New research project aims to translate biomedical data for better healthcare, research, and policy-making


CHAPEL HILL, NC – Data is ubiquitous in both clinical settings and in biomedical research labs. It includes disease symptoms noted by healthcare professionals, lab results from tests done on patients, information about clinical procedures and the effects of specific drugs, evidence about the environmental and socioenvironmental factors that impact diseases and disease treatments, the biological pathways and genetic underpinning of diseases, and information about the chemical and molecular structure of drugs and drug targets. 

The challenge is not about having enough data, but about making sense of data and translating it to enable better clinical care, more productive research, and more informed health-related decisions.

A new project led by researchers at RENCI and the UNC Eshelman School of Pharmacy at the University of North Carolina at Chapel Hill aims to develop a biomedical data “translator” that will integrate, synthesize, and interpret multiple sources of clinical and biomedical data. This data translation system will be designed to provide clinicians and researchers with actionable information to guide clinical care, inform clinical and translational research, stimulate drug discovery and repurposing, and motivate public health decisions. The project is funded by the National Institutes of Health’s National Center for Advancing Translational Sciences (NCATS).


Alex Tropsha of the UNC Eshelman School of Pharmacy

“If we want data to transform healthcare and biomedical research, we need to develop best practices for managing, analyzing and using data, and we need the infrastructure to support those practices,” said Alexander Tropsha, PhD, co-principal investigator of the Biomedical Data Translator Project and associate dean for pharmacoinformatics and data science in the UNC Eshelman School of Pharmacy. “This project is a first step. We will develop the infrastructure, software, and analytical solutions needed to create a working data translator for the biomedical sciences.”

Stan Ahalt, PhD, director of RENCI and a professor in the UNC-Chapel Hill department of computer science, serves as the lead PI on the UNC Biomedical Data Translator project. The project also involves researchers from RTI International and the NC TraCS Institute at the UNC School of Medicine. In addition to the grant to UNC-Chapel Hill and RTI, NCATS also funded four teams comprised of faculty and staff from the Broad Institute of MIT and Harvard University, Columbia University, the Institute for Systems Biology in Seattle, the Jackson Laboratory in Bar Harbor, ME, Johns Hopkins University, Lawrence Berkeley National Laboratory, the Mayo Clinic, Oregon Health and Science University, St. Jude Children’s Research Hospital, Stanford University, the University of California at San Diego, the University of Montreal, and the University of Utah.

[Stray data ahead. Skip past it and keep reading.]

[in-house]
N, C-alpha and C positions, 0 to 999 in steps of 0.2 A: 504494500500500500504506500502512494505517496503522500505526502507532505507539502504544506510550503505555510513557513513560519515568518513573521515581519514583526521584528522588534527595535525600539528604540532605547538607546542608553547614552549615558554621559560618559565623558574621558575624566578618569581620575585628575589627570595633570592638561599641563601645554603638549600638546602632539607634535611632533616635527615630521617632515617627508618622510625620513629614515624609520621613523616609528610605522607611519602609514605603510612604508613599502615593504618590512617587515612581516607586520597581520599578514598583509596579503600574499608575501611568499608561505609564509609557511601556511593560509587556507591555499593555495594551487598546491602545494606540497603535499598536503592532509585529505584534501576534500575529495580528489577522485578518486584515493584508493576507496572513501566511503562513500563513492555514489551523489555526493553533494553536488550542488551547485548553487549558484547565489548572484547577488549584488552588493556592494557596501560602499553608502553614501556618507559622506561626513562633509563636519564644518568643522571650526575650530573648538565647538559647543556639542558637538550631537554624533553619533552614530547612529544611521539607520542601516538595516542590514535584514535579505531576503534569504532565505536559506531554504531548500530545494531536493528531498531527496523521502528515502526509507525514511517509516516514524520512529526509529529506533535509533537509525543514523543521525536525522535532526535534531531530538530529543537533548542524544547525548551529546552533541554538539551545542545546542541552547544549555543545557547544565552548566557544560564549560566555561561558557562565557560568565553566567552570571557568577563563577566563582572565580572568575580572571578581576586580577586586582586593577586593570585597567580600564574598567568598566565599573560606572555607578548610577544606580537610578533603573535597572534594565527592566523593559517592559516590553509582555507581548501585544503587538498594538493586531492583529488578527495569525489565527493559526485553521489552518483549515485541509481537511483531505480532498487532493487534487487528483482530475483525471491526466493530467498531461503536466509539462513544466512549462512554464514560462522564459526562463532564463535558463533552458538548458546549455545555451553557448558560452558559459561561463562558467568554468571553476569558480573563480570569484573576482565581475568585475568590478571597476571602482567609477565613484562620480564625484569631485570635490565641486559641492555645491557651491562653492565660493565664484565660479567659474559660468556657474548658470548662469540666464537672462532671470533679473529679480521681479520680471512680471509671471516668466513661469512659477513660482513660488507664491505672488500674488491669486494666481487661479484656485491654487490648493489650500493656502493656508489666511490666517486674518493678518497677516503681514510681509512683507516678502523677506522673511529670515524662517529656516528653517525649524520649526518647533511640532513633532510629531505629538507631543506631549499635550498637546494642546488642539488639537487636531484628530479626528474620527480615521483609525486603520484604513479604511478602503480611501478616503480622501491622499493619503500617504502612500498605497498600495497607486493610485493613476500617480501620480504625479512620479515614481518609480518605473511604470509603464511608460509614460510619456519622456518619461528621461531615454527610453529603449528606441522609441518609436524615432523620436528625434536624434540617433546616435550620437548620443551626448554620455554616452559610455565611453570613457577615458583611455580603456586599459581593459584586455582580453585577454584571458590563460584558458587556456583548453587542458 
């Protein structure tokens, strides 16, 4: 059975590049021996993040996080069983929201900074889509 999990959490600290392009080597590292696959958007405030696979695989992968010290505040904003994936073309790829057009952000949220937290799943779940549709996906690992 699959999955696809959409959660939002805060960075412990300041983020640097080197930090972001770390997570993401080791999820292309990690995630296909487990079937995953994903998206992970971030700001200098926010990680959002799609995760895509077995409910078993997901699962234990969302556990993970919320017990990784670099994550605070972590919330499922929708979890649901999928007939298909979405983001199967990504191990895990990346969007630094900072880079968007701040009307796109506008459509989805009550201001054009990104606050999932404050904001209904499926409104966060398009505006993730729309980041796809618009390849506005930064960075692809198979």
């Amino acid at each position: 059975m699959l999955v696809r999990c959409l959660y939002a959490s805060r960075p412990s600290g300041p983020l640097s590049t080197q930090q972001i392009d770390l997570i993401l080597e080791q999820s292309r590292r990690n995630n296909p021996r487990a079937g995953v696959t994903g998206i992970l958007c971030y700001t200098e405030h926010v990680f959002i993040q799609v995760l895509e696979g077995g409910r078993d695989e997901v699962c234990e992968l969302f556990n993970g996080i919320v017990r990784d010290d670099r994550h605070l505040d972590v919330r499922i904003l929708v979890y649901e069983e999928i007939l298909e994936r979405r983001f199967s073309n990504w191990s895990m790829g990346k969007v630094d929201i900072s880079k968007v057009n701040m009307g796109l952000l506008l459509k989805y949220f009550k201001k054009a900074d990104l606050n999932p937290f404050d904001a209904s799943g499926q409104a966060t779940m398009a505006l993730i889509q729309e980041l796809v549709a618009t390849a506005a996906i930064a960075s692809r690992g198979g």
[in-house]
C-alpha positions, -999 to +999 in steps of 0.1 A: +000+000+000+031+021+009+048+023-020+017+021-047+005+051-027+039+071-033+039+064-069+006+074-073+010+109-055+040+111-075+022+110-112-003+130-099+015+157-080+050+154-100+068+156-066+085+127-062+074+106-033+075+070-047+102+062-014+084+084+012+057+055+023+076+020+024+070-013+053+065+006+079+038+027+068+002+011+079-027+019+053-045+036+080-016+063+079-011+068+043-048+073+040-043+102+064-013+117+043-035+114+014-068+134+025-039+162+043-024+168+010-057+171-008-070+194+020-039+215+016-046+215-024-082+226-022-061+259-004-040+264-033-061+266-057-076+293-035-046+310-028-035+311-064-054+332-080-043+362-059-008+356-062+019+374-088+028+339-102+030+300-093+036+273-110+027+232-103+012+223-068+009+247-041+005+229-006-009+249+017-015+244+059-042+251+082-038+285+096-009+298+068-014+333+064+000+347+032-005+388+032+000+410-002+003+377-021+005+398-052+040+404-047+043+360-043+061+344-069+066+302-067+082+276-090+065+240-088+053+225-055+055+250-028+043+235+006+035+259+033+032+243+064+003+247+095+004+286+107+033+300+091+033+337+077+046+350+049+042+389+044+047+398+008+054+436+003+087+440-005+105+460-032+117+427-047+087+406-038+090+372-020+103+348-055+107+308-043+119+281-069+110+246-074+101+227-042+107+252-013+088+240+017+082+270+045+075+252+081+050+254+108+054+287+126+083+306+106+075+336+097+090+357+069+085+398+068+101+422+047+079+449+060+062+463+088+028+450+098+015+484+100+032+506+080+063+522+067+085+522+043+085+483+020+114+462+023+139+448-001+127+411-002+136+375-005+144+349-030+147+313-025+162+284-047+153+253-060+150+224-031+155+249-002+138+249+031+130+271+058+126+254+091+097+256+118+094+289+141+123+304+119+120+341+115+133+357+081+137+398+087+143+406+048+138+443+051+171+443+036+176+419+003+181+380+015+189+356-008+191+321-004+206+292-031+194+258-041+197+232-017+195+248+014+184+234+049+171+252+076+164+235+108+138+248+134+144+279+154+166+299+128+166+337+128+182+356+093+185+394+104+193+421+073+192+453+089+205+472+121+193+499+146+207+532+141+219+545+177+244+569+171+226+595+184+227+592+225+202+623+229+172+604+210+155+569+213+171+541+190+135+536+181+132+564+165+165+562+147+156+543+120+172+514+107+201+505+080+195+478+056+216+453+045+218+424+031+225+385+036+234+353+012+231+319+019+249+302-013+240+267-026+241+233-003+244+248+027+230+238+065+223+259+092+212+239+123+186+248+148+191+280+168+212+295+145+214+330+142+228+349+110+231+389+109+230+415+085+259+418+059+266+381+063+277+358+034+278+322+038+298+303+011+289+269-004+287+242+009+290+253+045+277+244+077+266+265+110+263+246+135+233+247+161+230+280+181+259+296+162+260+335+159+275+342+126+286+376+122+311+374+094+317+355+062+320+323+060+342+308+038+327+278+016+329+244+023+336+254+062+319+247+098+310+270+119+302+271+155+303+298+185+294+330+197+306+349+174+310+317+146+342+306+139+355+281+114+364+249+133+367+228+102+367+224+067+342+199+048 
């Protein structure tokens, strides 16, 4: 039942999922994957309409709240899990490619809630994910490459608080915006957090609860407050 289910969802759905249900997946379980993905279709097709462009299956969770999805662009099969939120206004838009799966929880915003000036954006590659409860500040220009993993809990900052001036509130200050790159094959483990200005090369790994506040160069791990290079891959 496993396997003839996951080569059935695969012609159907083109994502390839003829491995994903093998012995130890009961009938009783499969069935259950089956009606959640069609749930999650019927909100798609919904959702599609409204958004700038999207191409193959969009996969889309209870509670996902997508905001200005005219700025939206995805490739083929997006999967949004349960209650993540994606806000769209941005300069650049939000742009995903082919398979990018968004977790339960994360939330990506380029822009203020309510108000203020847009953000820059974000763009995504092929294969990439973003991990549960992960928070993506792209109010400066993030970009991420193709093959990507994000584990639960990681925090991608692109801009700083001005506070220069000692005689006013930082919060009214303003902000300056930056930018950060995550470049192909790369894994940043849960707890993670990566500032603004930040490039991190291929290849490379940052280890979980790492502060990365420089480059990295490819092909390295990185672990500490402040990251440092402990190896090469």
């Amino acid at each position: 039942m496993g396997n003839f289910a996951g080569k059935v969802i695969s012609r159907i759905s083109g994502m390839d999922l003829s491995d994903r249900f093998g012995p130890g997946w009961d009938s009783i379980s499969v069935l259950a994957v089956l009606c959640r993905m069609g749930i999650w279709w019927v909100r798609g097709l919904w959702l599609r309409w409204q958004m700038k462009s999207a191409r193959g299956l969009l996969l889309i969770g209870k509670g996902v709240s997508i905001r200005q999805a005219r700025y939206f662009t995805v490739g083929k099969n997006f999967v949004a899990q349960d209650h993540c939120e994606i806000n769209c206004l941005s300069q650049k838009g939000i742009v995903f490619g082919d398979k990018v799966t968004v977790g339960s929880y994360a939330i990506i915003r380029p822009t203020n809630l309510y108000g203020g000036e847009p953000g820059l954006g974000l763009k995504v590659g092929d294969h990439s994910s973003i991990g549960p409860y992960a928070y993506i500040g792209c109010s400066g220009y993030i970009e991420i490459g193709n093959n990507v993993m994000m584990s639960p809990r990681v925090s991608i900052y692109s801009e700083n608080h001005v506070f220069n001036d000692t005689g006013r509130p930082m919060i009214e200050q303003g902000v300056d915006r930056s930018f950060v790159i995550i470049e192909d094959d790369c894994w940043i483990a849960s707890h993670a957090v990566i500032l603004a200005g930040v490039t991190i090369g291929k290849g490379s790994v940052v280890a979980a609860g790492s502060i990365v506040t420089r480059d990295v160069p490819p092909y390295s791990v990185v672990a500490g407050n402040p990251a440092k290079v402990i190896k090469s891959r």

As part of the effort, UNC researchers will develop four use cases, each targeting a specific type of user of biomedical data: a chronic care provider; an acute care provider; a biomedical drug discovery researcher; and a public health policymaker. The use cases will focus on the environmental, socioenvironmental, and biological factors that influence asthma—a common disease associated with significant health problems and healthcare costs. The use cases will delineate previously unrecognized asthma “endotypes” or distinct disease entities with different underlying pathophysiologies. David Peden, MD, MS, Harry S. Andrews Distinguished Professor of Pediatrics, senior associate dean for translational research in the UNC School of Medicine, and director of the Center for Environmental Medicine, Asthma and Lung Biology at UNC, will oversee development of the use cases.

The research teams also will conduct feasibility assessments to identify and define the infrastructure, software, and analytical tools needed to support diverse data types and sources, extract knowledge from them, and continuously incorporate new data and information from data. The assessments will identify barriers to data access, integration, and interpretation and develop plans to ensure data validity, quality, updates, security, and privacy.

RENCI researchers and technical experts will work closely with others on the Data Translator team to complete the feasibility assessments and will provide a framework for the implementation and evaluation of use cases. RENCI will also analyze relevant data sources and requisite software and analytical tools.

“Translating data so it becomes actionable knowledge is one of the major challenges of our data-rich age,” said Ahalt. “As a result NCATS has assembled an unprecedentedly broad team of experts drawn from  many fields and more than a dozen collaborating institutions. We think we have the brainpower and breadth of experience to make a real impact on biomedical research and patient care.”